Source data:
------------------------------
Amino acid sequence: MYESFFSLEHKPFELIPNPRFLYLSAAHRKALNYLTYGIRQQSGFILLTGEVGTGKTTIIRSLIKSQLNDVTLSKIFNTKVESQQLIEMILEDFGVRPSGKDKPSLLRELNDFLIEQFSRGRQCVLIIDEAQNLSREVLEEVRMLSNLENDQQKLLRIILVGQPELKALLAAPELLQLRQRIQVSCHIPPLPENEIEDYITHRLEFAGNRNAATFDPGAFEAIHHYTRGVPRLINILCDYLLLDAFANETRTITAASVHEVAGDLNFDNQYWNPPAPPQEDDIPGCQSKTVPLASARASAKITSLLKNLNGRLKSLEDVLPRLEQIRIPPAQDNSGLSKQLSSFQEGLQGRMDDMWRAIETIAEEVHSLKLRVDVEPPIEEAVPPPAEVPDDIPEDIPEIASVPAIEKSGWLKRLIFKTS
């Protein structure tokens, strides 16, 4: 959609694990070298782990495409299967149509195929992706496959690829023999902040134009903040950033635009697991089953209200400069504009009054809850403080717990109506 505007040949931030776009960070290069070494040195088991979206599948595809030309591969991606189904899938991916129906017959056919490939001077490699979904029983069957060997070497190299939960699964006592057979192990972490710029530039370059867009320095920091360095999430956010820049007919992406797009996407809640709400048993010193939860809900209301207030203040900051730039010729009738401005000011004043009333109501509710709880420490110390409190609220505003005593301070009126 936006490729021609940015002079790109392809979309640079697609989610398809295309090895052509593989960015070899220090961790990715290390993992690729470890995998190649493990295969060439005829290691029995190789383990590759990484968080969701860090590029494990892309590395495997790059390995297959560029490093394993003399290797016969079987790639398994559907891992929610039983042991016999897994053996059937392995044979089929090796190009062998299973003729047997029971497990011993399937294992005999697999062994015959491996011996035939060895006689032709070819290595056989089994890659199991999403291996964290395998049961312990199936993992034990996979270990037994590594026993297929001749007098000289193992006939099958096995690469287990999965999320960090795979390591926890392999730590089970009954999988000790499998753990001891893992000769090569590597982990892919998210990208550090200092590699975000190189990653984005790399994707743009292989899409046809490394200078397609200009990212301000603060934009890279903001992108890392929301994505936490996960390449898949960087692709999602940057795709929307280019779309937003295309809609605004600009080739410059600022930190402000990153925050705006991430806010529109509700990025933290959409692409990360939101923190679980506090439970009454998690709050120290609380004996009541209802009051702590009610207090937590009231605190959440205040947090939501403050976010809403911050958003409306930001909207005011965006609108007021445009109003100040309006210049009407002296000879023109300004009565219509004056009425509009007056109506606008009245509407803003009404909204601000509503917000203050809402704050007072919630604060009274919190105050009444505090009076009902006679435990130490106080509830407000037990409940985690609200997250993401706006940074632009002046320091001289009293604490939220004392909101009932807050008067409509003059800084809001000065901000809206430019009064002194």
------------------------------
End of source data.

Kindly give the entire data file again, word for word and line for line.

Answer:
Amino acid sequence: MYESFFSLEHKPFELIPNPRFLYLSAAHRKALNYLTYGIRQQSGFILLTGEVGTGKTTIIRSLIKSQLNDVTLSKIFNTKVESQQLIEMILEDFGVRPSGKDKPSLLRELNDFLIEQFSRGRQCVLIIDEAQNLSREVLEEVRMLSNLENDQQKLLRIILVGQPELKALLAAPELLQLRQRIQVSCHIPPLPENEIEDYITHRLEFAGNRNAATFDPGAFEAIHHYTRGVPRLINILCDYLLLDAFANETRTITAASVHEVAGDLNFDNQYWNPPAPPQEDDIPGCQSKTVPLASARASAKITSLLKNLNGRLKSLEDVLPRLEQIRIPPAQDNSGLSKQLSSFQEGLQGRMDDMWRAIETIAEEVHSLKLRVDVEPPIEEAVPPPAEVPDDIPEDIPEIASVPAIEKSGWLKRLIFKTS
């Protein structure tokens, strides 16, 4: 959609694990070298782990495409299967149509195929992706496959690829023999902040134009903040950033635009697991089953209200400069504009009054809850403080717990109506 505007040949931030776009960070290069070494040195088991979206599948595809030309591969991606189904899938991916129906017959056919490939001077490699979904029983069957060997070497190299939960699964006592057979192990972490710029530039370059867009320095920091360095999430956010820049007919992406797009996407809640709400048993010193939860809900209301207030203040900051730039010729009738401005000011004043009333109501509710709880420490110390409190609220505003005593301070009126 936006490729021609940015002079790109392809979309640079697609989610398809295309090895052509593989960015070899220090961790990715290390993992690729470890995998190649493990295969060439005829290691029995190789383990590759990484968080969701860090590029494990892309590395495997790059390995297959560029490093394993003399290797016969079987790639398994559907891992929610039983042991016999897994053996059937392995044979089929090796190009062998299973003729047997029971497990011993399937294992005999697999062994015959491996011996035939060895006689032709070819290595056989089994890659199991999403291996964290395998049961312990199936993992034990996979270990037994590594026993297929001749007098000289193992006939099958096995690469287990999965999320960090795979390591926890392999730590089970009954999988000790499998753990001891893992000769090569590597982990892919998210990208550090200092590699975000190189990653984005790399994707743009292989899409046809490394200078397609200009990212301000603060934009890279903001992108890392929301994505936490996960390449898949960087692709999602940057795709929307280019779309937003295309809609605004600009080739410059600022930190402000990153925050705006991430806010529109509700990025933290959409692409990360939101923190679980506090439970009454998690709050120290609380004996009541209802009051702590009610207090937590009231605190959440205040947090939501403050976010809403911050958003409306930001909207005011965006609108007021445009109003100040309006210049009407002296000879023109300004009565219509004056009425509009007056109506606008009245509407803003009404909204601000509503917000203050809402704050007072919630604060009274919190105050009444505090009076009902006679435990130490106080509830407000037990409940985690609200997250993401706006940074632009002046320091001289009293604490939220004392909101009932807050008067409509003059800084809001000065901000809206430019009064002194």